Atlantic Council president and CEO Frederick Kempe interviewed Brent Scowcroft, National Security Advisor to Presidents Gerald Ford and George H.W. Bush, and Chairman of the Atlantic Council International Advisory Board on the occasion of the 20th anniversary of the fall of the Berlin Wall.
When the Berlin Wall fell 20 years ago, you were a central player as National Security Advisor to President George H.W. Bush. Looking back, who or what would you say won the Cold War?
The Cold War ended when it did principally because of the personality of Mikhail Gorbachev. If, instead of Gorbachev, the Politburo had chosen another hardliner, the Cold War would not have ended in 1989. The Soviet system wasn’t working, but another figure like [former Soviet leader Leonid] Brezhnev would have kept it going for a while.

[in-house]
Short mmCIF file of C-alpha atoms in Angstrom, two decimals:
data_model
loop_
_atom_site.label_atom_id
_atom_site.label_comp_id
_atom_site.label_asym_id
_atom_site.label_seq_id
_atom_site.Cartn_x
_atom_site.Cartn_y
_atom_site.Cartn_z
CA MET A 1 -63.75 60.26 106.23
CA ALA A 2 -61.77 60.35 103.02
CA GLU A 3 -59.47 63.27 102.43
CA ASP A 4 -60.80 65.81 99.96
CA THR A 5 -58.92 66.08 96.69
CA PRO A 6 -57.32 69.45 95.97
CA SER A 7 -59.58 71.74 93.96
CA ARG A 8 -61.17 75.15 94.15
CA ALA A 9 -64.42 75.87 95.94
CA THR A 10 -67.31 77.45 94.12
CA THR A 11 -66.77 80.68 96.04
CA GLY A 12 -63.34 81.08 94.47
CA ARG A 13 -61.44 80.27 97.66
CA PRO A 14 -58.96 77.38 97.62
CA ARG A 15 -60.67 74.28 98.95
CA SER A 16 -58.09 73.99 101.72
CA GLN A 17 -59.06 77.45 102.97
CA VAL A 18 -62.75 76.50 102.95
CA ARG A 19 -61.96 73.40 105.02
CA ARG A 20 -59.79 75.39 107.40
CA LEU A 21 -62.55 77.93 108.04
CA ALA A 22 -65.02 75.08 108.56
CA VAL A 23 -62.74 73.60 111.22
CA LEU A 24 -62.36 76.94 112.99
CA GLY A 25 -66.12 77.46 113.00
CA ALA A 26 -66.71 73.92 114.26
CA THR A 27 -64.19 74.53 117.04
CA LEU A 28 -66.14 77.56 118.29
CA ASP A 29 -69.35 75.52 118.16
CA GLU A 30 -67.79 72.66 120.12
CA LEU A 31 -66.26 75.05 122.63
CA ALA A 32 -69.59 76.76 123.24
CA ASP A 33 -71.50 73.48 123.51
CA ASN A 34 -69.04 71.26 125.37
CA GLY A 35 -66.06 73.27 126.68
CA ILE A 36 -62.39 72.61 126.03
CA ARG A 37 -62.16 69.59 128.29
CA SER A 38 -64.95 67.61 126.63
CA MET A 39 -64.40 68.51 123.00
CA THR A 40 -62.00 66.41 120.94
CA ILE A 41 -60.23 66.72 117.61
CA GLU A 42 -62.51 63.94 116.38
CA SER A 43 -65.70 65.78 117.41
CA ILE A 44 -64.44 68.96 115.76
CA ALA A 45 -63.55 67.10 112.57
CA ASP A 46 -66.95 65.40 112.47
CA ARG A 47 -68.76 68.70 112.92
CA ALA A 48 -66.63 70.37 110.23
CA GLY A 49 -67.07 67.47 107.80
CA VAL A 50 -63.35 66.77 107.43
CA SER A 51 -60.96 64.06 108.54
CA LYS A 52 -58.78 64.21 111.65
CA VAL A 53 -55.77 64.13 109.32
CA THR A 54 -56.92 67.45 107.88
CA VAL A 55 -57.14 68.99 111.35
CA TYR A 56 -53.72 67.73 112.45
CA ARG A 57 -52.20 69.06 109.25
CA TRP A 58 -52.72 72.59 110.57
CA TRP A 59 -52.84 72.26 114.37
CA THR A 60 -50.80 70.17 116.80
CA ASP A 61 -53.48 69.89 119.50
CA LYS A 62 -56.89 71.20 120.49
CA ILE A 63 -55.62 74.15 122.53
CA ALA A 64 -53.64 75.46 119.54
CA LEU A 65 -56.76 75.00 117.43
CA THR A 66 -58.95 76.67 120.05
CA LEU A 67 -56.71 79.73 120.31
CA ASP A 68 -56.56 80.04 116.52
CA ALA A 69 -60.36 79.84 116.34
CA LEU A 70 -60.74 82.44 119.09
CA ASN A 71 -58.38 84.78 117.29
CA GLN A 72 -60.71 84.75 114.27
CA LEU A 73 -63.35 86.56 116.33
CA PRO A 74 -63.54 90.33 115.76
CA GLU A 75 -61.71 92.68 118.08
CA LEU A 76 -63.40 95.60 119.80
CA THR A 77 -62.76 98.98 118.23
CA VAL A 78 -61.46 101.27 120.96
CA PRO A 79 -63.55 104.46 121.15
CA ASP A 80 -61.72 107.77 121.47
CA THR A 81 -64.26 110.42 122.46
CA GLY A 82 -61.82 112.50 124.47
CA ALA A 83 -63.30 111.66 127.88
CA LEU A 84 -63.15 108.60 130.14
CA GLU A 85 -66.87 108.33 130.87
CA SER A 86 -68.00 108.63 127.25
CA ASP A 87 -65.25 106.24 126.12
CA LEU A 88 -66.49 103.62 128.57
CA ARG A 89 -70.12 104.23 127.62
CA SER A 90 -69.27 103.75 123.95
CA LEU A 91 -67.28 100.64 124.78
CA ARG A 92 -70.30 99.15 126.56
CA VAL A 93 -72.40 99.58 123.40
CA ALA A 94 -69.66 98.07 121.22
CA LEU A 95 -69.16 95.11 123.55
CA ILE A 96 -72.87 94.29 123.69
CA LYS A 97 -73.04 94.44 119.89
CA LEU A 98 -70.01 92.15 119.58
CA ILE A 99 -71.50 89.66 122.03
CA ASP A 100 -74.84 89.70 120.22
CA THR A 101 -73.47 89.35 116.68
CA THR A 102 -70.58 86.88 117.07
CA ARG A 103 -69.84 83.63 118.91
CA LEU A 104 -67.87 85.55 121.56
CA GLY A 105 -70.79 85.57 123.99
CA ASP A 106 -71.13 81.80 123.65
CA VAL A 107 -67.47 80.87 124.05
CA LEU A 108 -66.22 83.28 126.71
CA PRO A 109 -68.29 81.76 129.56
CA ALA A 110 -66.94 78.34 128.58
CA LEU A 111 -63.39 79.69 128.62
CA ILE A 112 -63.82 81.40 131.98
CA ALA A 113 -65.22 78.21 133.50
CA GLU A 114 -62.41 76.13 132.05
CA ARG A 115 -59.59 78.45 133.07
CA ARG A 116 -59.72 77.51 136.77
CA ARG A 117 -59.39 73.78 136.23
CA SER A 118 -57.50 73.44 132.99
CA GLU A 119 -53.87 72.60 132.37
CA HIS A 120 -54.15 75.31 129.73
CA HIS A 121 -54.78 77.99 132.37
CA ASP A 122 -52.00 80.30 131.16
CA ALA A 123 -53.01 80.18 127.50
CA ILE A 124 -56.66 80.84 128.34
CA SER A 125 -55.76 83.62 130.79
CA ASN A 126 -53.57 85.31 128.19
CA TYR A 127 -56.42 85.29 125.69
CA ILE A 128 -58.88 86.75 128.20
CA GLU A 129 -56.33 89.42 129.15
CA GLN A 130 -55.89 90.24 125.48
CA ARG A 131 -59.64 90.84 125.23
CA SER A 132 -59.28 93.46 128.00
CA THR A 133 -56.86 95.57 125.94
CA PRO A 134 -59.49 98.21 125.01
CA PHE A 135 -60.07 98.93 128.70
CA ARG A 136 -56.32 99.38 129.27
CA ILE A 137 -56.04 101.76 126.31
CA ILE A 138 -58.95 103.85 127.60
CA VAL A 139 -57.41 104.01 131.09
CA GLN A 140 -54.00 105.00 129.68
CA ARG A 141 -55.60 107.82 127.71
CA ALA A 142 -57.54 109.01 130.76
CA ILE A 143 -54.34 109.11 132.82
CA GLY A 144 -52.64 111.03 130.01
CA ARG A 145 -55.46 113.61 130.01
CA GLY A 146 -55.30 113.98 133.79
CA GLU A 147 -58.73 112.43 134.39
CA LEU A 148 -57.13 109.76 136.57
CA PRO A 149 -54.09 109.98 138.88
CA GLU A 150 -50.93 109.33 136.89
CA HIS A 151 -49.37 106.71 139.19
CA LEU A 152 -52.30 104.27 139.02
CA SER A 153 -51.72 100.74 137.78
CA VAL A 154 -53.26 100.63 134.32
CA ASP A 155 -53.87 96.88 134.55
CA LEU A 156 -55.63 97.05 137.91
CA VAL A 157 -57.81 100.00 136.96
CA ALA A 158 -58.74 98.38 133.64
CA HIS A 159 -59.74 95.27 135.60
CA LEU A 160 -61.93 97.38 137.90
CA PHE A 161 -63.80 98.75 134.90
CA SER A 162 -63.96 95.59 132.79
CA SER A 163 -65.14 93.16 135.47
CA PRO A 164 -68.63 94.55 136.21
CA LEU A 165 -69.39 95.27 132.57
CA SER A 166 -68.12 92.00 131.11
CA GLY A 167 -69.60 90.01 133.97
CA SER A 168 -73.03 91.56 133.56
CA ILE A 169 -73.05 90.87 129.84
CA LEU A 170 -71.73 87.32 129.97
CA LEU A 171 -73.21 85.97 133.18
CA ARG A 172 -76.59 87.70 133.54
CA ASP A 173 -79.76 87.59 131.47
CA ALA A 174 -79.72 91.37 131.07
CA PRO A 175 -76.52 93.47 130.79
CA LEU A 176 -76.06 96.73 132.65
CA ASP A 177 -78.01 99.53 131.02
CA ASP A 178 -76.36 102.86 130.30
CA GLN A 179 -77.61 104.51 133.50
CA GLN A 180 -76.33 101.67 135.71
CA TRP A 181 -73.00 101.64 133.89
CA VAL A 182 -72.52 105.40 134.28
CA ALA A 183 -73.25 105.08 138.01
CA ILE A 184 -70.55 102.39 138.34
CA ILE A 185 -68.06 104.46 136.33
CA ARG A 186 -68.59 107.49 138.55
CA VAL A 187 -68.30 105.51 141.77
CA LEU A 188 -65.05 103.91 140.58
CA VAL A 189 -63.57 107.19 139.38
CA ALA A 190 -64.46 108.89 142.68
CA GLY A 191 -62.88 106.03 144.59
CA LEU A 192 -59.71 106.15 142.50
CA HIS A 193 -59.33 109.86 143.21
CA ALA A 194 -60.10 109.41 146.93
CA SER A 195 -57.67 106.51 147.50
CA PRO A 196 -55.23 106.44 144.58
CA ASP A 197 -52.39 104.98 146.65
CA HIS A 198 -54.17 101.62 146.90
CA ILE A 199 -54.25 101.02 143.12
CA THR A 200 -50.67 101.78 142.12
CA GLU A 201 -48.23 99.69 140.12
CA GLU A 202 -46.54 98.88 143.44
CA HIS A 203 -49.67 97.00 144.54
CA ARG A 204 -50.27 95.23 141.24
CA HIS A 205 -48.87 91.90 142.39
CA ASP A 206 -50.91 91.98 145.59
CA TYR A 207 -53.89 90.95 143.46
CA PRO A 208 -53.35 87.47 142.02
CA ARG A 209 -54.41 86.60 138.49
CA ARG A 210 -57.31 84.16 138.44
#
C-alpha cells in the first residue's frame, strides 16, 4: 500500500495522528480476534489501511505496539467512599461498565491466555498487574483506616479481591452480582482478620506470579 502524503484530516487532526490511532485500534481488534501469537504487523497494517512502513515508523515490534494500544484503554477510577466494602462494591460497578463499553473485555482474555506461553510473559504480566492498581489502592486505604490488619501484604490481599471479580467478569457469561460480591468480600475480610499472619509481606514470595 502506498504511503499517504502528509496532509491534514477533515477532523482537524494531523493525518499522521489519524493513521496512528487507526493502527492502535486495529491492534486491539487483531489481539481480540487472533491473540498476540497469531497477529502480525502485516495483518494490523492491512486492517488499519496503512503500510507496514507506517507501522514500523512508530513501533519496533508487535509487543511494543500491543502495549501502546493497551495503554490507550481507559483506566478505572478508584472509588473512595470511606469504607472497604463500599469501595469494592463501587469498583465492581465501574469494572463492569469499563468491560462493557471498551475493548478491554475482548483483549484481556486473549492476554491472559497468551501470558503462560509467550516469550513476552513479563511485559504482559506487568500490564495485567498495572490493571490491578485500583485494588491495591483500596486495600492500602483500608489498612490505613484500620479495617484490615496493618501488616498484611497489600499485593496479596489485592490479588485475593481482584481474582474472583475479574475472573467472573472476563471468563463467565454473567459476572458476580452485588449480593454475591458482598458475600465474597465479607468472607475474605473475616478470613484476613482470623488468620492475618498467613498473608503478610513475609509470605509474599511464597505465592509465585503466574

What was it about Gorbachev that provided the key?
His personality. He saw the political and economic liberalization that was going on in Poland and Hungary as being run by mini-Gorbachevs who were doing what he was trying to accomplish in the Soviet Union. So he supported, by-and-large, or acquiesced in what was going on in Eastern Europe – until the Wall came down, and then he got scared.
What we were seeing was another of the recurrent surges in Eastern Europe that the Soviets had cracked down on before, in Berlin 1953, Hungary 1956 and Prague 1968. But, unlike previous leaders, he saw the changes in Eastern Europe as helping him in what he was trying to achieve in the Soviet Union. Communist party officials were resisting his reforms, so he threatened the party by saying, “I’m going to have party elections if you guys won’t shape up and do what I want. I’ll run people against you in the party.”
But he was not a democrat, and he was not trying to dismantle the Soviet Union. He was trying to make it more efficient because it was badly run down. What he started was a program of reforms to improve productivity by addressing issues such as absenteeism, corruption and alcoholism. He also cut back on brutality and repression. But what he was doing – and he did not realize it – was dismantling the whole apparatus.
You say that Gorbachev didn’t recognize what he was unleashing. How about you? Did you have a sense at the time that history was unfolding?